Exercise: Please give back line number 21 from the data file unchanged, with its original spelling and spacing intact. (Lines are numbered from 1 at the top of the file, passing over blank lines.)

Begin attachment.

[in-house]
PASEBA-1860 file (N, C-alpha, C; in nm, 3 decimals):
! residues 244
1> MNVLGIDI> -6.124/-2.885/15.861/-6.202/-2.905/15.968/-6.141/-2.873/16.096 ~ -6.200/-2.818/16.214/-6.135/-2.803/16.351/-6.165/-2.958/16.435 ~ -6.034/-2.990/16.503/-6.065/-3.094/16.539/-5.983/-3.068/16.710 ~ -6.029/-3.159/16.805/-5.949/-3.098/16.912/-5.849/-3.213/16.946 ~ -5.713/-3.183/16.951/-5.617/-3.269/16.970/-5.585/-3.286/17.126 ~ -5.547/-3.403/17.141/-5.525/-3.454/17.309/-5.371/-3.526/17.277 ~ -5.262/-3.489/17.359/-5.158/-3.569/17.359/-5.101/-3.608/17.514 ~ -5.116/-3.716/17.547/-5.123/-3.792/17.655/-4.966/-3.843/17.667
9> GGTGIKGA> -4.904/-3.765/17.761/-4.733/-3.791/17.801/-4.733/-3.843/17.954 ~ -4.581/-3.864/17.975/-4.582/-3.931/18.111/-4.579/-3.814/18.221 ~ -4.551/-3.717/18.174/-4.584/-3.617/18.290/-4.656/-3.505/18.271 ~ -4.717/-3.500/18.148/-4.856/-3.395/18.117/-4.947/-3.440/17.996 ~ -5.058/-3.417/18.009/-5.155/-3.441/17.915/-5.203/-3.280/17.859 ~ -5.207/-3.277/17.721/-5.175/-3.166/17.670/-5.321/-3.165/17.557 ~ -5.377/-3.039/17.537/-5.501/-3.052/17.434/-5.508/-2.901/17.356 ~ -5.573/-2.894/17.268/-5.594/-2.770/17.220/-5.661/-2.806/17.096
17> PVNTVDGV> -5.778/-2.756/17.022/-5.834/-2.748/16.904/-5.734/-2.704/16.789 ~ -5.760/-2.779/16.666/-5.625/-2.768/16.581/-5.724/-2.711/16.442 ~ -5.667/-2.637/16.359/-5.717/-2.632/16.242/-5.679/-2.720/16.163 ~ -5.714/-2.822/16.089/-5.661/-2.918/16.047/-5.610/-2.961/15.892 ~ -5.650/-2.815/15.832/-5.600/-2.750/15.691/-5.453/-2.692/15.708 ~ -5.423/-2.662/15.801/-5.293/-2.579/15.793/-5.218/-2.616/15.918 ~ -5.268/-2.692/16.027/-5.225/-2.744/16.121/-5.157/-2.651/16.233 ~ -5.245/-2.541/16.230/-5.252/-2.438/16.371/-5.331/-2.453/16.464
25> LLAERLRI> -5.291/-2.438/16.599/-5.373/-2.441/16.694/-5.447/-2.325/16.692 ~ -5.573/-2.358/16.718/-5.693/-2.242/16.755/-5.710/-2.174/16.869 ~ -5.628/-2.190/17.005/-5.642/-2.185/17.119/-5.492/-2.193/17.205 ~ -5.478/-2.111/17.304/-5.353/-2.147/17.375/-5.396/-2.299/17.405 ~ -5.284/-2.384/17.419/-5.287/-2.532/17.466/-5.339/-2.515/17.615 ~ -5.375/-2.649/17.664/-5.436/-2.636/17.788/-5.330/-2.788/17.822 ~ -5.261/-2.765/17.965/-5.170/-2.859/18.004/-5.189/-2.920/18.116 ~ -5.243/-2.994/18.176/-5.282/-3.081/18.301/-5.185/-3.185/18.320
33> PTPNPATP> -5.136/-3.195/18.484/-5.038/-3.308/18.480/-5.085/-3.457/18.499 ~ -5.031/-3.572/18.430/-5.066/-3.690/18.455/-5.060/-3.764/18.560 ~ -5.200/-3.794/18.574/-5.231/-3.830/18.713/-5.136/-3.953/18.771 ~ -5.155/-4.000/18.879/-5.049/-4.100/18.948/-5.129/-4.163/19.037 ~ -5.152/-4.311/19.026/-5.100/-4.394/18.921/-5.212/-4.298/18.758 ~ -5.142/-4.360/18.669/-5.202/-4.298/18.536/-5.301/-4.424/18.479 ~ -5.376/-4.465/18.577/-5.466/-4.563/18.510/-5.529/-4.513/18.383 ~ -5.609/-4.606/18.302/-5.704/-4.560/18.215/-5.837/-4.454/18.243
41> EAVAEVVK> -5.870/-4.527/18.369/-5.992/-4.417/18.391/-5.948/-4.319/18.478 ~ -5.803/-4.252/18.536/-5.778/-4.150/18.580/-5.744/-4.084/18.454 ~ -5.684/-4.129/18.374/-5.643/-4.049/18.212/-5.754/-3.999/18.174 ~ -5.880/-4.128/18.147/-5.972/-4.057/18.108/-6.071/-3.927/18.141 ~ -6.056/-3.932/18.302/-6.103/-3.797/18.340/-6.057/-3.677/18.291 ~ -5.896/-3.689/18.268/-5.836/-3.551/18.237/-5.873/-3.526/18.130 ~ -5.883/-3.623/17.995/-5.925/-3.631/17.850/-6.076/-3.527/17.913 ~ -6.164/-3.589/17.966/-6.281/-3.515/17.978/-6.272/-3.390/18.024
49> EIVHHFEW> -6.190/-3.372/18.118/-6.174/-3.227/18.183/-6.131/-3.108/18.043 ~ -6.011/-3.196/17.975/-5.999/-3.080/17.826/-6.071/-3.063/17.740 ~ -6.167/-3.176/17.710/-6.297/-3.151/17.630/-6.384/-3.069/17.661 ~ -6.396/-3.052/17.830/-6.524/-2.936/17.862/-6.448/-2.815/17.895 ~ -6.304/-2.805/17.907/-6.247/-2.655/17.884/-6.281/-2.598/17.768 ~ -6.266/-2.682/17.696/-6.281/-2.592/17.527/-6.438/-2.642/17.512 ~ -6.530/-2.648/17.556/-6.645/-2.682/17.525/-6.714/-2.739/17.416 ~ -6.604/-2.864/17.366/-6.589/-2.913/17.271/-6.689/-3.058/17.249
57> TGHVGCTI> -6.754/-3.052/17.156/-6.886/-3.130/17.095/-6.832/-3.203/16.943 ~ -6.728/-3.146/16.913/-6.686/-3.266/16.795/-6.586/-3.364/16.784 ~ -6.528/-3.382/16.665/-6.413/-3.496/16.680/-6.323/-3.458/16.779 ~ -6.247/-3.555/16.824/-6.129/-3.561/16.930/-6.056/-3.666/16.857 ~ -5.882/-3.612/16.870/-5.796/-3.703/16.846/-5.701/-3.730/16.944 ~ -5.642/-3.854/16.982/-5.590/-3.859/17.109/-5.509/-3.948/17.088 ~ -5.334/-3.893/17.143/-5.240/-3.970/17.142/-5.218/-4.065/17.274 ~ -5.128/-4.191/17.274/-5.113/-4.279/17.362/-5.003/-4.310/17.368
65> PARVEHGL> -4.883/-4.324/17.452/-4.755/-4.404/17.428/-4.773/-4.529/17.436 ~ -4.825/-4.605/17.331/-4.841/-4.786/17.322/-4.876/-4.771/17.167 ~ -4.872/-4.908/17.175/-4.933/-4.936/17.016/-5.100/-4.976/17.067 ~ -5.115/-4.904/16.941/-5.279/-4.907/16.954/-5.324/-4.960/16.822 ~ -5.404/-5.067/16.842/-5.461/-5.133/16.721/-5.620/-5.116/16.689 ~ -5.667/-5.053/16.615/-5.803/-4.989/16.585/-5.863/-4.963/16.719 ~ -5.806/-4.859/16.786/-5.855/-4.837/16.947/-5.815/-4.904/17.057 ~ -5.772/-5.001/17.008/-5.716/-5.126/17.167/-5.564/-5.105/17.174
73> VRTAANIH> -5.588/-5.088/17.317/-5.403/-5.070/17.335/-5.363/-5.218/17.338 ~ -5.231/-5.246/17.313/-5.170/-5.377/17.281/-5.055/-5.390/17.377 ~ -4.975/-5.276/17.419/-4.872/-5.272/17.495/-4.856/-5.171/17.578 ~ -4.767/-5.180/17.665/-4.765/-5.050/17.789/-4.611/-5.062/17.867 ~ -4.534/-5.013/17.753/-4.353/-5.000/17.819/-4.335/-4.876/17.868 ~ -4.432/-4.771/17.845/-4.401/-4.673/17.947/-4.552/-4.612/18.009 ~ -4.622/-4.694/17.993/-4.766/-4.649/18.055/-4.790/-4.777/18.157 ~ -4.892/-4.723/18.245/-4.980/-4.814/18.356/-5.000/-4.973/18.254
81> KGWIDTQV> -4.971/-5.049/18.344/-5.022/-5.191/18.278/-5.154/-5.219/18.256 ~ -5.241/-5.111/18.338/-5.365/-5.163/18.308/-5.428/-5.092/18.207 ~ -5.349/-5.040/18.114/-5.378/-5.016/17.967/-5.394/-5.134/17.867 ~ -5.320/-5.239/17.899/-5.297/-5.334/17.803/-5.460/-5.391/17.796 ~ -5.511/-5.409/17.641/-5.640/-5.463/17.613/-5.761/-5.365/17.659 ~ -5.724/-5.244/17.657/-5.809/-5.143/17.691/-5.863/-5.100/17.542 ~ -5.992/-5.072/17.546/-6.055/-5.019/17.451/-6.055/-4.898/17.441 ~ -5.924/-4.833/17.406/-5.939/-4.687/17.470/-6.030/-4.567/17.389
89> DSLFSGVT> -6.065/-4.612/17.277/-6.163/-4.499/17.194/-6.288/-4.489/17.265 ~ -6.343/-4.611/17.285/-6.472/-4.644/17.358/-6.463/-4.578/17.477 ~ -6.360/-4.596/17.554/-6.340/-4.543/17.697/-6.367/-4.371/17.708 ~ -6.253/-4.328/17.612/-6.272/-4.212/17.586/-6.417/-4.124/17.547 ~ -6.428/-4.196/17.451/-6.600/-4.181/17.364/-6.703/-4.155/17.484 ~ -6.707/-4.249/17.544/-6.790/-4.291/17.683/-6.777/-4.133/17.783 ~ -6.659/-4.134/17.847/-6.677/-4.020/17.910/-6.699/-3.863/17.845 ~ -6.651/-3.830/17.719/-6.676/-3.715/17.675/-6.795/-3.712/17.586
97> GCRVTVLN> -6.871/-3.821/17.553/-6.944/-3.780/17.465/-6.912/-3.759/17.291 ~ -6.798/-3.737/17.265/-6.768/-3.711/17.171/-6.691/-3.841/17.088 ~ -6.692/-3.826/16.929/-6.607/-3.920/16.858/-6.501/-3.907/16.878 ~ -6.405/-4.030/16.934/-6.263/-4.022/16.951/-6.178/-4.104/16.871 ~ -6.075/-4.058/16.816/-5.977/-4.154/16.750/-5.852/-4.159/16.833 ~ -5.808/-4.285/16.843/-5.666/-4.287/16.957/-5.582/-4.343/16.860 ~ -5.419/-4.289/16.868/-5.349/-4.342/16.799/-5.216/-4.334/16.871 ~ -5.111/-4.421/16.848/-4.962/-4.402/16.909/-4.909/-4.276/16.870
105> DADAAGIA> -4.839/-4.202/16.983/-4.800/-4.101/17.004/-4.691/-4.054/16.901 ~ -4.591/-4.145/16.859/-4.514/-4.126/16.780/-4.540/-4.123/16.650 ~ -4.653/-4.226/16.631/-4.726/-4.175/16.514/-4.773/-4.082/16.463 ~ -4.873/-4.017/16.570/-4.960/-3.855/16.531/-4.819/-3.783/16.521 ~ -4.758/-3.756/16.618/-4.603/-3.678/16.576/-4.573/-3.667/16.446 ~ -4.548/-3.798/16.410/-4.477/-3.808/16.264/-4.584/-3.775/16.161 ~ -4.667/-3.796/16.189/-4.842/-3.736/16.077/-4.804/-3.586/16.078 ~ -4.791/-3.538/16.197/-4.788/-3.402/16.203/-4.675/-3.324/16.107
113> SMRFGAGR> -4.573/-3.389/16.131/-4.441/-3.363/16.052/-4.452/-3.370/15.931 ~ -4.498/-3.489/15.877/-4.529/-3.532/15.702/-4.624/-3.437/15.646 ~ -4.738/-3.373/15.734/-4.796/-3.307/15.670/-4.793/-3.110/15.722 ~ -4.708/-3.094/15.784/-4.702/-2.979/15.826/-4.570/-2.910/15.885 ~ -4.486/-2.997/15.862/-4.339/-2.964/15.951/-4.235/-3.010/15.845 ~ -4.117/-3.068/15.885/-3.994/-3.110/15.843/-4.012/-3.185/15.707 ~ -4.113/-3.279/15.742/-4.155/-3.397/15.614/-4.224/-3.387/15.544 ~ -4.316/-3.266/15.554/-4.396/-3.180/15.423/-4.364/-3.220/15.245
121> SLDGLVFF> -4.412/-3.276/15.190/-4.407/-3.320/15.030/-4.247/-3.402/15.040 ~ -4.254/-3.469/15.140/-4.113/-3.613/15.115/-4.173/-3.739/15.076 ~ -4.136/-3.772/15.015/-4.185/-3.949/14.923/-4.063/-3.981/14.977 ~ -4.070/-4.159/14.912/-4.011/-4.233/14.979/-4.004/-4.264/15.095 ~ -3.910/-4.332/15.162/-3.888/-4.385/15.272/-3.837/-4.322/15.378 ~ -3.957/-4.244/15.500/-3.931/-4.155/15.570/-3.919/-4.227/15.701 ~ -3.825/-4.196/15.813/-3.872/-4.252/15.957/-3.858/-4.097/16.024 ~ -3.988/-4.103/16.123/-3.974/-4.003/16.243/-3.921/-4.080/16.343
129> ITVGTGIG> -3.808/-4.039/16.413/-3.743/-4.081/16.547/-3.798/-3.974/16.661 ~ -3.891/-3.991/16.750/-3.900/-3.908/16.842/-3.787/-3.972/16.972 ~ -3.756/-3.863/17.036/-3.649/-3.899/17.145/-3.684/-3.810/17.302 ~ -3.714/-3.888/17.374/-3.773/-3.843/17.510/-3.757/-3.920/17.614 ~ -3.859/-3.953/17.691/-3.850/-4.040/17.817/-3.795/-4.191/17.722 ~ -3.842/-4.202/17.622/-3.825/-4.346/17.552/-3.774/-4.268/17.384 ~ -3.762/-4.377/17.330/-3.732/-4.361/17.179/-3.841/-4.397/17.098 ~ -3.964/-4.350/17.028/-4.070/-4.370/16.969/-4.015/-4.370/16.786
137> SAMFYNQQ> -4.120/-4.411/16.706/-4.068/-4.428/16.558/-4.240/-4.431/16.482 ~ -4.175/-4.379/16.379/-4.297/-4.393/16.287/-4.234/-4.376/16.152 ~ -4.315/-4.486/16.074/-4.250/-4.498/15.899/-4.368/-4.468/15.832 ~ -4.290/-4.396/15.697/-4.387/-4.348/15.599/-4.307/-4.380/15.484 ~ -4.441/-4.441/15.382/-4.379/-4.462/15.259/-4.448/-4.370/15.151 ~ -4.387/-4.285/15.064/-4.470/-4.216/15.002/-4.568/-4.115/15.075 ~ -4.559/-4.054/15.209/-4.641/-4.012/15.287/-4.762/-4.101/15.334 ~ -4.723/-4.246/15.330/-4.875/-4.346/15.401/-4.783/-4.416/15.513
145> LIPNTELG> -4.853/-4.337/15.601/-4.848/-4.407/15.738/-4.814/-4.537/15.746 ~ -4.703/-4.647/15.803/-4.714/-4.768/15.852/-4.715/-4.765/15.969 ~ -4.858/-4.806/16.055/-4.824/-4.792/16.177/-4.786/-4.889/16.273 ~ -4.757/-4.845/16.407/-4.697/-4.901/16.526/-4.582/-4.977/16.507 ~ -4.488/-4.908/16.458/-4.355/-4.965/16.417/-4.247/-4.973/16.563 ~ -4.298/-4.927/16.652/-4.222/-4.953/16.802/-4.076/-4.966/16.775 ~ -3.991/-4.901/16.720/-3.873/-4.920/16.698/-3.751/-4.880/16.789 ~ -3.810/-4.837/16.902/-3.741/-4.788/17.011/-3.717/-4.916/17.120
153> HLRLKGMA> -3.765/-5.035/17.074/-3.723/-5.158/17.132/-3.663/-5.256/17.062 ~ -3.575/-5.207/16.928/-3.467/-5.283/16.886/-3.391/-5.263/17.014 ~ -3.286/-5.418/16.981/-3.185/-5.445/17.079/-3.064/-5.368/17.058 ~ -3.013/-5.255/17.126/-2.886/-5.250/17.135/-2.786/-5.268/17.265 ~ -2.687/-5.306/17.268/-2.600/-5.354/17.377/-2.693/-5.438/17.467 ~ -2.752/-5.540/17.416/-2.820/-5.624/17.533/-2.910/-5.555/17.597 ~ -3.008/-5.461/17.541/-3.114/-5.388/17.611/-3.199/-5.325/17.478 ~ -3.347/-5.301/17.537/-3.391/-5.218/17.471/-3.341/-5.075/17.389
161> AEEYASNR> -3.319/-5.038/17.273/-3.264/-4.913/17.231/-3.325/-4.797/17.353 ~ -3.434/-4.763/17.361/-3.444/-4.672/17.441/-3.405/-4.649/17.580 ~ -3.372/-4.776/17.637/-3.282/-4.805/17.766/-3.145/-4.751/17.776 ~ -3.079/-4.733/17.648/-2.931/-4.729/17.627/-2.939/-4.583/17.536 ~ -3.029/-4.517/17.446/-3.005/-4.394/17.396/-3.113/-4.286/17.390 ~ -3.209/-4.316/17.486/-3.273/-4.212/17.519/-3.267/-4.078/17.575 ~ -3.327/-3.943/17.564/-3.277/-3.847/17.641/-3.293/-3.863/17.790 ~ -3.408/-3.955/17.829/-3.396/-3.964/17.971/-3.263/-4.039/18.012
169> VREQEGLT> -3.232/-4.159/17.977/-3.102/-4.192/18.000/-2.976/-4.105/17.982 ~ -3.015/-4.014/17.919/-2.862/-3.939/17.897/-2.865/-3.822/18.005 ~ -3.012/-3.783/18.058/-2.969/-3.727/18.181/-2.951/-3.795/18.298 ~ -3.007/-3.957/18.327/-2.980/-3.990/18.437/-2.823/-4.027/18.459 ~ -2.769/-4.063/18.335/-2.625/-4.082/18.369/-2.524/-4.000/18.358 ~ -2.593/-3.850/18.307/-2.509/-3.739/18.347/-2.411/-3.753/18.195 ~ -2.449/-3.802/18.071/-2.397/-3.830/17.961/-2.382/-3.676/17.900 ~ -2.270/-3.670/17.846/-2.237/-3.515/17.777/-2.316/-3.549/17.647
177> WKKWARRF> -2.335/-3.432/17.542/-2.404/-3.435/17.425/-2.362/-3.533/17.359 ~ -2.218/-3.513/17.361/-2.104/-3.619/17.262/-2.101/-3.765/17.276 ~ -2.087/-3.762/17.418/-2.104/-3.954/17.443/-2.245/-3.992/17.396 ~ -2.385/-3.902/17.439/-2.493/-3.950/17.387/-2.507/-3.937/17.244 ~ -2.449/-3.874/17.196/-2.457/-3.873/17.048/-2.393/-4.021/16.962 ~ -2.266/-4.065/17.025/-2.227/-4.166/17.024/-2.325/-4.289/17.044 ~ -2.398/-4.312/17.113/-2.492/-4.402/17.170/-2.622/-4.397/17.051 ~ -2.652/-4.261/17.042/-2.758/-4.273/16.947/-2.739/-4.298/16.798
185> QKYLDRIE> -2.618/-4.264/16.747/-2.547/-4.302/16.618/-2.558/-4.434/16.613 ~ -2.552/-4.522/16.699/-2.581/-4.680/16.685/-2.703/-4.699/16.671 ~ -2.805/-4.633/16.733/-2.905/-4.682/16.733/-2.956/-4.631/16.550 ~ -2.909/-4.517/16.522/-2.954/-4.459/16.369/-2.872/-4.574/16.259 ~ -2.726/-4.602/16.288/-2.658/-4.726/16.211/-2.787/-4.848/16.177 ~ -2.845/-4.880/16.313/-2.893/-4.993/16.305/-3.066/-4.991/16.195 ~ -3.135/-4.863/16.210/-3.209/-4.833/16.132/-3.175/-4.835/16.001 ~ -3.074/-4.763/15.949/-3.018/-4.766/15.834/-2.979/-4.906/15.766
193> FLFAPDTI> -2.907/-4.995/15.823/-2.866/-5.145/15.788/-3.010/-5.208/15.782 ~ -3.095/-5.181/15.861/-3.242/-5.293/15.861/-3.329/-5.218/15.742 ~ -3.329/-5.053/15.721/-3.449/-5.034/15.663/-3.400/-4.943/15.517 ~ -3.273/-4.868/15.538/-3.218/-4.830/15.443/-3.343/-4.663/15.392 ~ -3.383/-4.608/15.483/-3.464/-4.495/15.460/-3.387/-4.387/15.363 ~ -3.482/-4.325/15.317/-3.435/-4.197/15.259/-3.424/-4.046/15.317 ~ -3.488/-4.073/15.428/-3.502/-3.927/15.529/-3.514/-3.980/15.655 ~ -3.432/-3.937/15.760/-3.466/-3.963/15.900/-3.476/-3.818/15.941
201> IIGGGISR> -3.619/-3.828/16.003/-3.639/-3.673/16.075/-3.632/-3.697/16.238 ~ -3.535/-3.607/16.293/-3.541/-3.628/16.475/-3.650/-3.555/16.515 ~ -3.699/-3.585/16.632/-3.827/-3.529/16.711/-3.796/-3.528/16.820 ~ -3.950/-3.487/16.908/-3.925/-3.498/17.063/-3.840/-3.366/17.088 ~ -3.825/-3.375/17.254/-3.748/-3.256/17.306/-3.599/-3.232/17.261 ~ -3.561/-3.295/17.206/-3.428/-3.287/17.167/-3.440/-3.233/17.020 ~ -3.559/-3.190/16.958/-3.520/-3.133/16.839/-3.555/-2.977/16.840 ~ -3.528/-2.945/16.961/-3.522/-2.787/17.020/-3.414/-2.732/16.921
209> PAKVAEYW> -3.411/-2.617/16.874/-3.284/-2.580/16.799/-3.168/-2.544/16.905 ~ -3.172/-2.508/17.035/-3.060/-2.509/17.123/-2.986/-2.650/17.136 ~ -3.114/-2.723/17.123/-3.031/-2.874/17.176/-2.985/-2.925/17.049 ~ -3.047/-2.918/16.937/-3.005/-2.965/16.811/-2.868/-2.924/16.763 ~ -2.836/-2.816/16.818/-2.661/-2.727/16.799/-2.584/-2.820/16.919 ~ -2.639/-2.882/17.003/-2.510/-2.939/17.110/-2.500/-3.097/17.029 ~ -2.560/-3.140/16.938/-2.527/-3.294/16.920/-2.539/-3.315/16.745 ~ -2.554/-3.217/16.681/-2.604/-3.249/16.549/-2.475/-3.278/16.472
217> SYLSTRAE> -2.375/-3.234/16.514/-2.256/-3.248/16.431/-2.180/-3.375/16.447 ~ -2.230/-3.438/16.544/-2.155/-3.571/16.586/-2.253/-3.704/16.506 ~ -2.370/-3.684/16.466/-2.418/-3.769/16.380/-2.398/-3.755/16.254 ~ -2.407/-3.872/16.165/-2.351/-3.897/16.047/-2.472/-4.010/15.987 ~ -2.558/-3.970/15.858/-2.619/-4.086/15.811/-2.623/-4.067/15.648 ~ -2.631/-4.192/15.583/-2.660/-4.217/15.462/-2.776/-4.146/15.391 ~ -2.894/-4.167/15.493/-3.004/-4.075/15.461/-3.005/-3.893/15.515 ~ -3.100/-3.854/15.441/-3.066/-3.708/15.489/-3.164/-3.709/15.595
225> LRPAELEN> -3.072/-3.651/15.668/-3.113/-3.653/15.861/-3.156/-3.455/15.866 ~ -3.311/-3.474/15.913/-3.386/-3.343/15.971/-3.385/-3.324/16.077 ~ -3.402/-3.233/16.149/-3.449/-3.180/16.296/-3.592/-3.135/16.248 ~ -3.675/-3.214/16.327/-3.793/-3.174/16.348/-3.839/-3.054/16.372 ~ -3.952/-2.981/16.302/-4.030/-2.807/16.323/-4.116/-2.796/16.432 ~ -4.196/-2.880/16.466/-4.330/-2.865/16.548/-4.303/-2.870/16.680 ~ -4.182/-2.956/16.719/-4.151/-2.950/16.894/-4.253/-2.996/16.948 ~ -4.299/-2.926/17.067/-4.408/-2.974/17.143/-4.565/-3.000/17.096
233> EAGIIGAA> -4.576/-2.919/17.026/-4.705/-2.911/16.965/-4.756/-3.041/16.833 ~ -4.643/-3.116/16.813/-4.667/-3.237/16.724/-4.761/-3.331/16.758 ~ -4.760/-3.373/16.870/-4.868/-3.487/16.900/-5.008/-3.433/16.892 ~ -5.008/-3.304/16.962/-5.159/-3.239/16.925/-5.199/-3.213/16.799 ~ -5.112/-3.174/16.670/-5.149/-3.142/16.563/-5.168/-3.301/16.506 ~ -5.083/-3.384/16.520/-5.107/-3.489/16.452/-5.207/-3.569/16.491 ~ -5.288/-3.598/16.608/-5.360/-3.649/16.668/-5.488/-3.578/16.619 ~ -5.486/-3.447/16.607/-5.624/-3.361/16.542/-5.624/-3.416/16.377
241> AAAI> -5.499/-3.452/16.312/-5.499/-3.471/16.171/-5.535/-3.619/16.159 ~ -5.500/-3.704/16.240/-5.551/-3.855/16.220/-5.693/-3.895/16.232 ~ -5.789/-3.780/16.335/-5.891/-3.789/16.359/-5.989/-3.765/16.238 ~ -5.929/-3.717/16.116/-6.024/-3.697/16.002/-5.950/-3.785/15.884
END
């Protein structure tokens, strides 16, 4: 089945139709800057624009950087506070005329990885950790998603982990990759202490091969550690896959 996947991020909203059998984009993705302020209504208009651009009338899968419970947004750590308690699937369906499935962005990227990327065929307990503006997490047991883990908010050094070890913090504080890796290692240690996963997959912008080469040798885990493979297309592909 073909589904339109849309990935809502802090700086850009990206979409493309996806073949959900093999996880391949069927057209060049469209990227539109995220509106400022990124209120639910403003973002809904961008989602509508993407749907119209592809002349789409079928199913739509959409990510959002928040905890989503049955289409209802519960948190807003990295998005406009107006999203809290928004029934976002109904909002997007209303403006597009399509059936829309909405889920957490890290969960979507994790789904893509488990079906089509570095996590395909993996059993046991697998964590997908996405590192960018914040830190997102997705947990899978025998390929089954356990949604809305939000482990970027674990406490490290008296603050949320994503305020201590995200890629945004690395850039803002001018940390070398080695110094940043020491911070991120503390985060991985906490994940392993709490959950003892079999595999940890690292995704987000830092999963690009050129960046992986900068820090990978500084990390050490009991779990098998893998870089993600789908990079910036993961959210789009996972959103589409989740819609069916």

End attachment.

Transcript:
137> SAMFYNQQ> -4.120/-4.411/16.706/-4.068/-4.428/16.558/-4.240/-4.431/16.482 ~ -4.175/-4.379/16.379/-4.297/-4.393/16.287/-4.234/-4.376/16.152 ~ -4.315/-4.486/16.074/-4.250/-4.498/15.899/-4.368/-4.468/15.832 ~ -4.290/-4.396/15.697/-4.387/-4.348/15.599/-4.307/-4.380/15.484 ~ -4.441/-4.441/15.382/-4.379/-4.462/15.259/-4.448/-4.370/15.151 ~ -4.387/-4.285/15.064/-4.470/-4.216/15.002/-4.568/-4.115/15.075 ~ -4.559/-4.054/15.209/-4.641/-4.012/15.287/-4.762/-4.101/15.334 ~ -4.723/-4.246/15.330/-4.875/-4.346/15.401/-4.783/-4.416/15.513